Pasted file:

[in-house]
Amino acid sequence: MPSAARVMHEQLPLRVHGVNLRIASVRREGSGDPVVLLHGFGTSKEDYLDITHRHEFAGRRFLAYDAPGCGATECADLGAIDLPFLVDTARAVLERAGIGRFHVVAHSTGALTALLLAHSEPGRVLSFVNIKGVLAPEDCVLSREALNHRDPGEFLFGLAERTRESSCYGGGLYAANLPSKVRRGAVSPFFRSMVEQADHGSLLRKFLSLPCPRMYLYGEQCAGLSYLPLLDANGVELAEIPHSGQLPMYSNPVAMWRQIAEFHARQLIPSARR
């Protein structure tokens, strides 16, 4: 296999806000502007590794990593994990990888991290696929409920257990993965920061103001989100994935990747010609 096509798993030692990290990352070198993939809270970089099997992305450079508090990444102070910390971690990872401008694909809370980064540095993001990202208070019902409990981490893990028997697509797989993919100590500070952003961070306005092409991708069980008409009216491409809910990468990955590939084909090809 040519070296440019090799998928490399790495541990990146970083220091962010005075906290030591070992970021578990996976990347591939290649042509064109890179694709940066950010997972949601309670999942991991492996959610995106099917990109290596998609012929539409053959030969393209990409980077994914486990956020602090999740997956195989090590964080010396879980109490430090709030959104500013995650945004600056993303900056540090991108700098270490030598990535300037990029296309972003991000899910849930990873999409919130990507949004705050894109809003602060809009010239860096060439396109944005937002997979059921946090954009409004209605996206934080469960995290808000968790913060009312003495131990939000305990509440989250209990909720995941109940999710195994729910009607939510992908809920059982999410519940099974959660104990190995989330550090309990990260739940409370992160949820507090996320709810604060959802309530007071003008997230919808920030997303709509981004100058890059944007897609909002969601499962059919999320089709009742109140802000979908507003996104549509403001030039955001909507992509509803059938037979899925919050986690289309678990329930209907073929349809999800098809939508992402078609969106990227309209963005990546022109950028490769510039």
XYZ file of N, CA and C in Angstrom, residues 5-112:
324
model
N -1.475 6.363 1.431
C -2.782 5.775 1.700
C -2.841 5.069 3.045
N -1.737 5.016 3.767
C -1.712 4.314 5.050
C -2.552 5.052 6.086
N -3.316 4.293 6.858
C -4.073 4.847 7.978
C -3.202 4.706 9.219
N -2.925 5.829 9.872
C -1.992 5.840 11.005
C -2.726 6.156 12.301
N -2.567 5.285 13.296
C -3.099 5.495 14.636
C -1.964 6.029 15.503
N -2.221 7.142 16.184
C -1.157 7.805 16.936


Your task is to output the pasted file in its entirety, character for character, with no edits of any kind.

[in-house]
Amino acid sequence: MPSAARVMHEQLPLRVHGVNLRIASVRREGSGDPVVLLHGFGTSKEDYLDITHRHEFAGRRFLAYDAPGCGATECADLGAIDLPFLVDTARAVLERAGIGRFHVVAHSTGALTALLLAHSEPGRVLSFVNIKGVLAPEDCVLSREALNHRDPGEFLFGLAERTRESSCYGGGLYAANLPSKVRRGAVSPFFRSMVEQADHGSLLRKFLSLPCPRMYLYGEQCAGLSYLPLLDANGVELAEIPHSGQLPMYSNPVAMWRQIAEFHARQLIPSARR
């Protein structure tokens, strides 16, 4: 296999806000502007590794990593994990990888991290696929409920257990993965920061103001989100994935990747010609 096509798993030692990290990352070198993939809270970089099997992305450079508090990444102070910390971690990872401008694909809370980064540095993001990202208070019902409990981490893990028997697509797989993919100590500070952003961070306005092409991708069980008409009216491409809910990468990955590939084909090809 040519070296440019090799998928490399790495541990990146970083220091962010005075906290030591070992970021578990996976990347591939290649042509064109890179694709940066950010997972949601309670999942991991492996959610995106099917990109290596998609012929539409053959030969393209990409980077994914486990956020602090999740997956195989090590964080010396879980109490430090709030959104500013995650945004600056993303900056540090991108700098270490030598990535300037990029296309972003991000899910849930990873999409919130990507949004705050894109809003602060809009010239860096060439396109944005937002997979059921946090954009409004209605996206934080469960995290808000968790913060009312003495131990939000305990509440989250209990909720995941109940999710195994729910009607939510992908809920059982999410519940099974959660104990190995989330550090309990990260739940409370992160949820507090996320709810604060959802309530007071003008997230919808920030997303709509981004100058890059944007897609909002969601499962059919999320089709009742109140802000979908507003996104549509403001030039955001909507992509509803059938037979899925919050986690289309678990329930209907073929349809999800098809939508992402078609969106990227309209963005990546022109950028490769510039």
XYZ file of N, CA and C in Angstrom, residues 5-112:
324
model
N -1.475 6.363 1.431
C -2.782 5.775 1.700
C -2.841 5.069 3.045
N -1.737 5.016 3.767
C -1.712 4.314 5.050
C -2.552 5.052 6.086
N -3.316 4.293 6.858
C -4.073 4.847 7.978
C -3.202 4.706 9.219
N -2.925 5.829 9.872
C -1.992 5.840 11.005
C -2.726 6.156 12.301
N -2.567 5.285 13.296
C -3.099 5.495 14.636
C -1.964 6.029 15.503
N -2.221 7.142 16.184
C -1.157 7.805 16.936